BR: Well, the initial reason why I left the stage was Dame Edna was the emcee, the host, and she came out – he... she... I don't know what the politically correct way of saying it is – her character came out and did a lot of self-deprecating stuff saying, "Yes, it's truly me, it's truly me! Can you believe it? Yes, I'm right here before your very eyes! It actually is me!" And the crowd was going nuts. They loved the character. I was the very first comedian after her. I was the first comedian that she introduced. So she introduced me and I came out. And I thought I would be self-deprecating and make fun of myself, so I said, "Yes, it's truly me!" You know, like a little call-back to what she did. "It's truly me! Yes, can you believe it?! I'm actually here!" And they did not laugh at all. No one laughed. It just bombed. So in my mind I'm thinking, Wait a sec, maybe they thought I was making fun of her. Which wasn't my intention. I was trying to make fun of me! So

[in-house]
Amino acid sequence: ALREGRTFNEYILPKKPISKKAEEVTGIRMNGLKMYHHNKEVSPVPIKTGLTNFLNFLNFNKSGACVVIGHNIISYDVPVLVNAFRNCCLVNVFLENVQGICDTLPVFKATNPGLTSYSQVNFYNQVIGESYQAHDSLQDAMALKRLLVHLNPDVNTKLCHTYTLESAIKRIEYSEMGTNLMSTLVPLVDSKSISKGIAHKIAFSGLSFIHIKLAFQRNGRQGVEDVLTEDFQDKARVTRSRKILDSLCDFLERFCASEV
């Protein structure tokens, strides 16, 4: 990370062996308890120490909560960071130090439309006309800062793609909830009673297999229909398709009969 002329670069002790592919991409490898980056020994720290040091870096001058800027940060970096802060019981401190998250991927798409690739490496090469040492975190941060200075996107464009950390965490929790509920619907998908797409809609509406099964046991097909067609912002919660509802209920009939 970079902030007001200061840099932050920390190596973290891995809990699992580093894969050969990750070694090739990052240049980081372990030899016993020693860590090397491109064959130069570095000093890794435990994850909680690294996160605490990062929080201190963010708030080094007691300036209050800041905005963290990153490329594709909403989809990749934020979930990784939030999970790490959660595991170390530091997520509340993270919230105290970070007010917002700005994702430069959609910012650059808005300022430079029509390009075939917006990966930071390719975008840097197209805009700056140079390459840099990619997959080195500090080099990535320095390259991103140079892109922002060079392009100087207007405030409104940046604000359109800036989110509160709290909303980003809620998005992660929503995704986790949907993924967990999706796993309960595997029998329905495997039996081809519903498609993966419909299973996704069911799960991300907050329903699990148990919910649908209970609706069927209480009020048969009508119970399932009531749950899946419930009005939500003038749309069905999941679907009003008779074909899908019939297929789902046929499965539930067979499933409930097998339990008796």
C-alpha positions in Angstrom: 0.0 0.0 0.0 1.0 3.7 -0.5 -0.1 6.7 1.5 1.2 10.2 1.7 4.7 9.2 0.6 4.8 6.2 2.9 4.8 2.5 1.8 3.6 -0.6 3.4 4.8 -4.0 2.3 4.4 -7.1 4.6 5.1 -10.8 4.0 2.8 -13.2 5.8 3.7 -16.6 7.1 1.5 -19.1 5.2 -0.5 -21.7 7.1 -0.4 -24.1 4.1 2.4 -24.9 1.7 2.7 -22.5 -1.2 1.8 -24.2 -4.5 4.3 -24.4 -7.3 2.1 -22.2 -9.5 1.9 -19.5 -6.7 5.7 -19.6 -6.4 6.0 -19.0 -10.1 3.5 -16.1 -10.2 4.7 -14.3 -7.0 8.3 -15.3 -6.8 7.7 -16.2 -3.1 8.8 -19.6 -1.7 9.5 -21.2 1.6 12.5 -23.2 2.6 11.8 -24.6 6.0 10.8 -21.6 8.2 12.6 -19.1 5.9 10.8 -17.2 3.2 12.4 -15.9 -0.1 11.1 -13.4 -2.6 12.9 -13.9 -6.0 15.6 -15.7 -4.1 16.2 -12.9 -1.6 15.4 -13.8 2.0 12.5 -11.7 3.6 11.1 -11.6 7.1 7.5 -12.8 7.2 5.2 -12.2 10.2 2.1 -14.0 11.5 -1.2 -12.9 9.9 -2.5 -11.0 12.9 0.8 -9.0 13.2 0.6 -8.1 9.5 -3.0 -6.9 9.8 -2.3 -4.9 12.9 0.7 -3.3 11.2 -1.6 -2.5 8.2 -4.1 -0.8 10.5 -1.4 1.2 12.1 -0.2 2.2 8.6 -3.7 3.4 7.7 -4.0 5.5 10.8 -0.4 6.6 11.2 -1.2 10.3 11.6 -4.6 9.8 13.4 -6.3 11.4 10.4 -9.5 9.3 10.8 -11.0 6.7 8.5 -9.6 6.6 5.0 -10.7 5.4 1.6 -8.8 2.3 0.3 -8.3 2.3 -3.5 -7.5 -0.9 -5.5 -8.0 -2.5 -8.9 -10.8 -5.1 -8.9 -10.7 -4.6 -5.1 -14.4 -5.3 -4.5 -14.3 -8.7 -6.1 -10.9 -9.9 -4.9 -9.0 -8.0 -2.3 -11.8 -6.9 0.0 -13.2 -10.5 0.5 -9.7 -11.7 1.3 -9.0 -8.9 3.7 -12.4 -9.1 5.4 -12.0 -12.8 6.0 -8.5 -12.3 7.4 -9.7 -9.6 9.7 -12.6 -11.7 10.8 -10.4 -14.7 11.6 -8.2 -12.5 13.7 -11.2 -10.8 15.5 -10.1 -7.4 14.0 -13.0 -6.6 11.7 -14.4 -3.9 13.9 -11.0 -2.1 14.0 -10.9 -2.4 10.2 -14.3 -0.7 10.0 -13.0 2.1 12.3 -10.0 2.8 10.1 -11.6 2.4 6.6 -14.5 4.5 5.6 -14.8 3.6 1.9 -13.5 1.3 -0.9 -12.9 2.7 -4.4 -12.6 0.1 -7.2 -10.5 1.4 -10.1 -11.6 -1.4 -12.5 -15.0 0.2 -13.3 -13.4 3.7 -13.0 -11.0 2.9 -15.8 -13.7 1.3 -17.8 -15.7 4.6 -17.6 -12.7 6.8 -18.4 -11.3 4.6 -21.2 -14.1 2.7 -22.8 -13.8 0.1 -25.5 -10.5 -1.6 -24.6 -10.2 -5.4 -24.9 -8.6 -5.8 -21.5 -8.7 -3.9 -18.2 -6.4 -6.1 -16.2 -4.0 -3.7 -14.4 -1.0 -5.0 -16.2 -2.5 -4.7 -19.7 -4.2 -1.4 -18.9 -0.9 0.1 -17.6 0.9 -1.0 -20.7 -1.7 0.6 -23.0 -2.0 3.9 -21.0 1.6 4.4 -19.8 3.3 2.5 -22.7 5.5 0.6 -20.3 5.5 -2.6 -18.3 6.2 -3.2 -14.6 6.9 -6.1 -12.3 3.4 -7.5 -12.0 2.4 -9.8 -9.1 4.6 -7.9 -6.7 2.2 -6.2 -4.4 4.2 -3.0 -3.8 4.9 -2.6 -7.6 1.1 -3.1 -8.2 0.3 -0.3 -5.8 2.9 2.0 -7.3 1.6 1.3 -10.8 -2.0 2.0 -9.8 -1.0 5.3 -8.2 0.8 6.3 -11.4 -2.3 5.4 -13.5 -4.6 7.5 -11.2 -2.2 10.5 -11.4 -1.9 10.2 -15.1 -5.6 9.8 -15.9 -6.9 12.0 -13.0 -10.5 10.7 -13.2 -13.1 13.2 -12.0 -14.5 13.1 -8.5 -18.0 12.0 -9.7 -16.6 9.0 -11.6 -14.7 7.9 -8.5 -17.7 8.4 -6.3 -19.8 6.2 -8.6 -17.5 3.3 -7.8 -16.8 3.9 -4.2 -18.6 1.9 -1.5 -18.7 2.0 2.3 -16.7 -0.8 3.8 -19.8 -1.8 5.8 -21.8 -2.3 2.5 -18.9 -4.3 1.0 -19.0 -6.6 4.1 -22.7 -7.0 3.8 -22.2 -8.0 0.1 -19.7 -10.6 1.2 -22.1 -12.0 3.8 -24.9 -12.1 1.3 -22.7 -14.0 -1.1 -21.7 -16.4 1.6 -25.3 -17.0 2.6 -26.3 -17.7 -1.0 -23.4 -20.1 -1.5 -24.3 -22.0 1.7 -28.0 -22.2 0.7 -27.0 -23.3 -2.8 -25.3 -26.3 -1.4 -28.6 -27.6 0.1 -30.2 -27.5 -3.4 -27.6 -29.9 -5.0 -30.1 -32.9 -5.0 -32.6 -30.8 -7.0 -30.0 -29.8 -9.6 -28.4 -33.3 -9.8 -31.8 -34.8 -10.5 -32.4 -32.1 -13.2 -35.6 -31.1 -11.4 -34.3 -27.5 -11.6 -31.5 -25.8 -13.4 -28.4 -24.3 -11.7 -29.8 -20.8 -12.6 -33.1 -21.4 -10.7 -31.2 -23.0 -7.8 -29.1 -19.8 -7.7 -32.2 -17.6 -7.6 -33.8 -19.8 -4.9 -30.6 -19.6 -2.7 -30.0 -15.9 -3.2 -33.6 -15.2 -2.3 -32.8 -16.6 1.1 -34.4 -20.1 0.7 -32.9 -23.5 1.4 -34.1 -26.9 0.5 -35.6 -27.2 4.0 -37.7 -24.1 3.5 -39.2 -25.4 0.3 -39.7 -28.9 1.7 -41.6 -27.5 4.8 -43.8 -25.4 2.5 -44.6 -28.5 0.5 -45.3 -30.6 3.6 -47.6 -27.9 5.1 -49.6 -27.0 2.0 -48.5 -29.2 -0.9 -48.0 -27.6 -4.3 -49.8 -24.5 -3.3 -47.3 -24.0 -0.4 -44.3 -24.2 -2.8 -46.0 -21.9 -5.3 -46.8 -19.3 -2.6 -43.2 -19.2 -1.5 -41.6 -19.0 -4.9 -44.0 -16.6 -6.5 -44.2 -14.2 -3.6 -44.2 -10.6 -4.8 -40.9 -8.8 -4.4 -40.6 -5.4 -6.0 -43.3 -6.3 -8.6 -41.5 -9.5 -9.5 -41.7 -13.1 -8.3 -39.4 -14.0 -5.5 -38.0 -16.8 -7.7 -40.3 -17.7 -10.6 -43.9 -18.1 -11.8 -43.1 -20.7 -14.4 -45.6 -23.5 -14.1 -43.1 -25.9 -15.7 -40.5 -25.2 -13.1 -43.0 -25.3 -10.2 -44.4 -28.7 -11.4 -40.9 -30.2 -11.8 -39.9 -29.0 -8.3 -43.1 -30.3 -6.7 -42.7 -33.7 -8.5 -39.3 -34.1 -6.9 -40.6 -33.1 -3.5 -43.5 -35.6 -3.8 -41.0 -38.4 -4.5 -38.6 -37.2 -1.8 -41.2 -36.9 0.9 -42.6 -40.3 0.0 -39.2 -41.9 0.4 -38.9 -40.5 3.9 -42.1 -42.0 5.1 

then I got into my bit. I just started getting into my routine and it got nothing. Like, literally nothing! I'd never heard silence be so loud in my life. It was getting like nothing. I was like, How is this happening? And then I started getting paranoid thinking they must have thought that I was slamming her and now they just collectively don't like me.
GM: All these things just racing through your head.